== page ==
Wednesday, March 3, 2010

Democratic Governance and Reform of the Security Sector: the Experience of Turkey by Umit Cizre


Professor Ümit Cizre

Department of Political Science

Bilkent University

Ankara Turkey


Fax: + 90 312 290 27 42

Phone: + 90 312 266 48 71

Paper originally presented at “Security Sector Reform in the Arab World” between 7- 8 July 2006 in Beirut organized by The Lebanese Center for Policy Studies (LCPS) and Konrad Adenauer Foundation (KAS)

This paper is organized in three sections: following a conceptual overview of the “democratic governance” of the Security Sector, the study moves onto the next section where it explains why the civil-military balance and national security policy making are the dominant foci of democratic governance in Turkey in general, and as the primary orientation of Security Sector Reform (SSR) in particular. In the last part, the paper will analyze briefly the challenges and problems in the sector and the approaches used to address them by democratic reforms. The study aims to contribute to building up theoretically informed empirical case studies of democratic governance and reform of the Security Sector (henceforth SS) at international and regional level.


In identifying the characteristics of “democratic governance” of the SS, this study accepts five foundational principles which are endorsed in the Concept Paper adopted by the European Council on 24 May 2006 in its Brussels meeting. This paper lays down the principles, norms and the relevant policy frameworks of the SSR which the European Commission supports. The EU is engaged in SS related governance problems in over 70 countries which are situated in quite diverse regions and political systems ranging from relative stable environments to those undergoing transition and democratization, from immediate post-conflict to longer-term post-conflict societies, and from peace-building to reconstruction processes.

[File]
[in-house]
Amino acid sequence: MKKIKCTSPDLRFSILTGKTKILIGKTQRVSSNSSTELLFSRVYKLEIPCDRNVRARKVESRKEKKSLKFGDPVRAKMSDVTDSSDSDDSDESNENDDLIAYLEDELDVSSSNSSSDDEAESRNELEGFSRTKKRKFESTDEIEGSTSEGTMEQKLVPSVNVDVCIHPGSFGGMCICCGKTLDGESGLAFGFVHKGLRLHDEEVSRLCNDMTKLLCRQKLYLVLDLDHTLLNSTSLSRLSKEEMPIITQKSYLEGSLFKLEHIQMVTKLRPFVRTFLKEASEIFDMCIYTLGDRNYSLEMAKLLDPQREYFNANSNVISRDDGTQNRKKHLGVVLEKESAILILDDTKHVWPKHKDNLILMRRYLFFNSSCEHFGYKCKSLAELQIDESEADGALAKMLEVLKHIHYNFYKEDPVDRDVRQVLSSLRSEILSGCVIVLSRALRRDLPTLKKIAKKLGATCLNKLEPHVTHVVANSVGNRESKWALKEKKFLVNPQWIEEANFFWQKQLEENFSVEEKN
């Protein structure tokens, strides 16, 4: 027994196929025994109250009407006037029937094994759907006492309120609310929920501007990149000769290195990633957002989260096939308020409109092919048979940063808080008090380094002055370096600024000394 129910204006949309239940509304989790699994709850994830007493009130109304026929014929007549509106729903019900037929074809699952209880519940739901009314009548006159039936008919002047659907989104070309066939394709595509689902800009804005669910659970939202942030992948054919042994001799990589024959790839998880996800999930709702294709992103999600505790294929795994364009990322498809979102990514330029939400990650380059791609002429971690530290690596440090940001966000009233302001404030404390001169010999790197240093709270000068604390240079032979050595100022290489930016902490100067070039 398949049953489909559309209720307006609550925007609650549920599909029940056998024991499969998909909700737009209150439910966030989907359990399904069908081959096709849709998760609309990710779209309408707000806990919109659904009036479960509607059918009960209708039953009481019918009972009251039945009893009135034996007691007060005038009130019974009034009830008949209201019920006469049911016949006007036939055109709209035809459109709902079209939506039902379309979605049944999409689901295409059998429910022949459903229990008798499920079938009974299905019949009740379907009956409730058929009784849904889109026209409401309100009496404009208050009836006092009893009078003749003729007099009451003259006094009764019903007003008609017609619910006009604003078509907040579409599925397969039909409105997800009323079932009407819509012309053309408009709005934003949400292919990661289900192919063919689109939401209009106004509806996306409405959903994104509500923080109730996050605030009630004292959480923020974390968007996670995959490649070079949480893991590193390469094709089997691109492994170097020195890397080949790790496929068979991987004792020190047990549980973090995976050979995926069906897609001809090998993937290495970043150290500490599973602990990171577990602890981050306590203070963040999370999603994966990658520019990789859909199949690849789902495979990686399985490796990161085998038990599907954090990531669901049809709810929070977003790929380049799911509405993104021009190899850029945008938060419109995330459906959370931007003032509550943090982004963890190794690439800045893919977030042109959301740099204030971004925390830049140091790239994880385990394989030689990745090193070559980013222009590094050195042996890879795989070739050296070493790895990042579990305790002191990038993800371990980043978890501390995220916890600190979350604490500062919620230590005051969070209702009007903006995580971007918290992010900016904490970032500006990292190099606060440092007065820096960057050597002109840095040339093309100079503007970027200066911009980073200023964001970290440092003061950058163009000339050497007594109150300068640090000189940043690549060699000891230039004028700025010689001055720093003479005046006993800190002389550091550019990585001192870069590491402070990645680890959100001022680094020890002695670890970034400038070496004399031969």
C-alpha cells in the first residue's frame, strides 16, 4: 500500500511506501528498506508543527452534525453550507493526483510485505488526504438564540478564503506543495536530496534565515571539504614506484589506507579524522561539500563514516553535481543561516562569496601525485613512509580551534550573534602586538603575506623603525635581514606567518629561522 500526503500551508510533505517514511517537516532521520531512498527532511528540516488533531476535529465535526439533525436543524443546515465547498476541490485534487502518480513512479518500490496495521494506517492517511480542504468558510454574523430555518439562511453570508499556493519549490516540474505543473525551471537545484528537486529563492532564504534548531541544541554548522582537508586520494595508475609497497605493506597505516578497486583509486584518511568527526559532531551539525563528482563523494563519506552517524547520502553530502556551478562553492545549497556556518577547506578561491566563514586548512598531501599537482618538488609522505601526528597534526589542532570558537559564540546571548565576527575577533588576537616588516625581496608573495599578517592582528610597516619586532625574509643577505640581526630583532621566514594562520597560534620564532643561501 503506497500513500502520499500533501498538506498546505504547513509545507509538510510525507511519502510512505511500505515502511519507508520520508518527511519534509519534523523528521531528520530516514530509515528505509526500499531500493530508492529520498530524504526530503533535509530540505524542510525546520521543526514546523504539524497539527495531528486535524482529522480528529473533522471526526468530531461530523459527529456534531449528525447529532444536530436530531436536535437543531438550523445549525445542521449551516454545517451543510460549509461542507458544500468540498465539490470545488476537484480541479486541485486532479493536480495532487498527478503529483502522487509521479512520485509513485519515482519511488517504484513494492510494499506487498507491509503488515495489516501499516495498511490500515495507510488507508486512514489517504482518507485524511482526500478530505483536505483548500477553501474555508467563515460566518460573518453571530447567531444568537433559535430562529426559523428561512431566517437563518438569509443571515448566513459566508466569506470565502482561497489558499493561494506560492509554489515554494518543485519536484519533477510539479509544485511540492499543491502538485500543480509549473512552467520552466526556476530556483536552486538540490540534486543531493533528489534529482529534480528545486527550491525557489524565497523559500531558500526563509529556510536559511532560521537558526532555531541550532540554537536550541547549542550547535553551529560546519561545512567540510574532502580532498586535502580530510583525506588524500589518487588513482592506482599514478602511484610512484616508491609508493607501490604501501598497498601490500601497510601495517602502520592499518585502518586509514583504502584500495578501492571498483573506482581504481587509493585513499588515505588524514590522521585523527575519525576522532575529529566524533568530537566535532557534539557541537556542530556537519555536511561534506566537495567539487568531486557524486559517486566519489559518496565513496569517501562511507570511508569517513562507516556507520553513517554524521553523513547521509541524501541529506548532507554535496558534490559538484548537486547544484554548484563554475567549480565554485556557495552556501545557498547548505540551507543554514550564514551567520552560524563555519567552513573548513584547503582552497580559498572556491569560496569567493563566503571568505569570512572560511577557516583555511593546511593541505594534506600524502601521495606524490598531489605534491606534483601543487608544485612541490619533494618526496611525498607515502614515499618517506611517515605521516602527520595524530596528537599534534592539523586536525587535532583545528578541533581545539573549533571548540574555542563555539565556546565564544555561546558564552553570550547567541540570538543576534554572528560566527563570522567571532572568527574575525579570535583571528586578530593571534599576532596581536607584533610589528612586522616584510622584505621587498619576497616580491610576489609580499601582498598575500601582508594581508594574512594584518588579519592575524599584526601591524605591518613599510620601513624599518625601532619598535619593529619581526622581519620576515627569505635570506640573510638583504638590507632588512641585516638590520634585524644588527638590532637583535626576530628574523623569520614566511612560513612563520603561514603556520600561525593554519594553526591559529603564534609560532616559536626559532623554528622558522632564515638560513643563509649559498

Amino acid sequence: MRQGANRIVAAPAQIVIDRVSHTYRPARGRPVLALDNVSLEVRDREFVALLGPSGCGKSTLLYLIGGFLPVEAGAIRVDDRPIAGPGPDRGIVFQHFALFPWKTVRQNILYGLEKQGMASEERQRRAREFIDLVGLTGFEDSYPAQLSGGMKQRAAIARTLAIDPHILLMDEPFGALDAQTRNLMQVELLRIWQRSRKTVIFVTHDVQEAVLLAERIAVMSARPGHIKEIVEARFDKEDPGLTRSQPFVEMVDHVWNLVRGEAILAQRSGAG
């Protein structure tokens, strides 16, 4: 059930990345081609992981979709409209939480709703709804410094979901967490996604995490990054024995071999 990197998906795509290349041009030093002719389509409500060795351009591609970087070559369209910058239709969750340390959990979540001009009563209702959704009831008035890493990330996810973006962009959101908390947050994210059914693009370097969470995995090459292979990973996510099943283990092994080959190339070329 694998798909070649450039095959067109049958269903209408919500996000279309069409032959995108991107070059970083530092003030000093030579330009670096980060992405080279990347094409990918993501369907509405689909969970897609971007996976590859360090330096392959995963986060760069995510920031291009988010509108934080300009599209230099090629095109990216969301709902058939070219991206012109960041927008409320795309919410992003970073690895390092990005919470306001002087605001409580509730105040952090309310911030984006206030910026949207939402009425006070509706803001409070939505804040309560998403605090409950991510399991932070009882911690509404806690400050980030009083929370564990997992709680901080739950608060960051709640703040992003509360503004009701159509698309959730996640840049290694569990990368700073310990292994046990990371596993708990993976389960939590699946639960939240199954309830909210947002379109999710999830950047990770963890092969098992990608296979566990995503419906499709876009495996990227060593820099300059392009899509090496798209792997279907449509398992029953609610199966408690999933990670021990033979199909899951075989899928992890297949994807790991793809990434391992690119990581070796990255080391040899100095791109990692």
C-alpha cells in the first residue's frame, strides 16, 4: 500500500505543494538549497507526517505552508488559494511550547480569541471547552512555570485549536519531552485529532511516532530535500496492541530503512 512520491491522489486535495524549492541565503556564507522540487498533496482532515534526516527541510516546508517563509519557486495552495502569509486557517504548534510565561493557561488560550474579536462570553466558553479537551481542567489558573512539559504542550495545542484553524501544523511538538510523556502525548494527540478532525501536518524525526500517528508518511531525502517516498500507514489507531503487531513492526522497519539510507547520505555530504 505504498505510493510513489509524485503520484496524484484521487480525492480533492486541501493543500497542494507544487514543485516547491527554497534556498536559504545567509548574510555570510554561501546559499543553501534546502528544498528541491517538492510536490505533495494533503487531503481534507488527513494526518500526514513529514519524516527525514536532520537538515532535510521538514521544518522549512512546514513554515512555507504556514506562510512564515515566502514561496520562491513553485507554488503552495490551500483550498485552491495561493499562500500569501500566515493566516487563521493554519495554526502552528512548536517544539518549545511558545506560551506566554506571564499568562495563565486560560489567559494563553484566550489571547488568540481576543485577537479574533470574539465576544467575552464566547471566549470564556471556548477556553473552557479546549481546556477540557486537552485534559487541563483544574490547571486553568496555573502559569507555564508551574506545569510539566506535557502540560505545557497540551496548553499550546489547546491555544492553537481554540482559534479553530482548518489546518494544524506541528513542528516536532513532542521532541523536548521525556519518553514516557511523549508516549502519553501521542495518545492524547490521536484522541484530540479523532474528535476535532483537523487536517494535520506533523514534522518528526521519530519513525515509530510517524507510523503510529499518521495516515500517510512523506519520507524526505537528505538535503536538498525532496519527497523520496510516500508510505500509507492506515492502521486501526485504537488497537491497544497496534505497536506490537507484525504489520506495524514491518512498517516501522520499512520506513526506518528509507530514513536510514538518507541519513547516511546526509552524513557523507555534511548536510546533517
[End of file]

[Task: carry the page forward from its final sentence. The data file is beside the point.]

The first key concern in the democratic governance of security sector is to achieve a new sensibility within the security institutions towards the protection of the lives, property, and political, economic and social rights of citizenry while maintaining effective policy responses to new security threats. In the Concept paper, human security is defined as “freedom from want, freedom from fear and freedom to take action on one’s behalf.” The EC’s Concept Paper provides perhaps one of the most succinct expressions of the rationale of the democratic accountability of security organizations regarding human security: “The State has to be able to protect citizens from the threats of insecurity, including violent conflict and terrorism, while protecting rights and institutions from being undermined by these threats.” The former is the classic function of the state, whereas the latter makes sense in a political environment which operates in accordance with democratic norms and sound principles of democratic governance.

Secondly, there is another dimension of democratic governance as set up in the Concept Paper: it is defined not just privileging effectiveness in the sector by building military statecraft and police forces to fight against crime, prevent violence and protect citizens but promoting functional efficiency via building “good governance, democratic norms, the rule of law and the respect and promotion of human rights, in line with internationally agreed norms.” Security sector reform is defined as a nationally/regionally owned process designed to strengthen good governance, democratic norms, the rule of law and respect for a rights-based regime encompassing “all state institutions and other entities with a role in ensuring the security of the state and its people.” The Concept Paper reflects the growing consensus that democratic accountability of the sector and its effectiveness actually reinforce one another.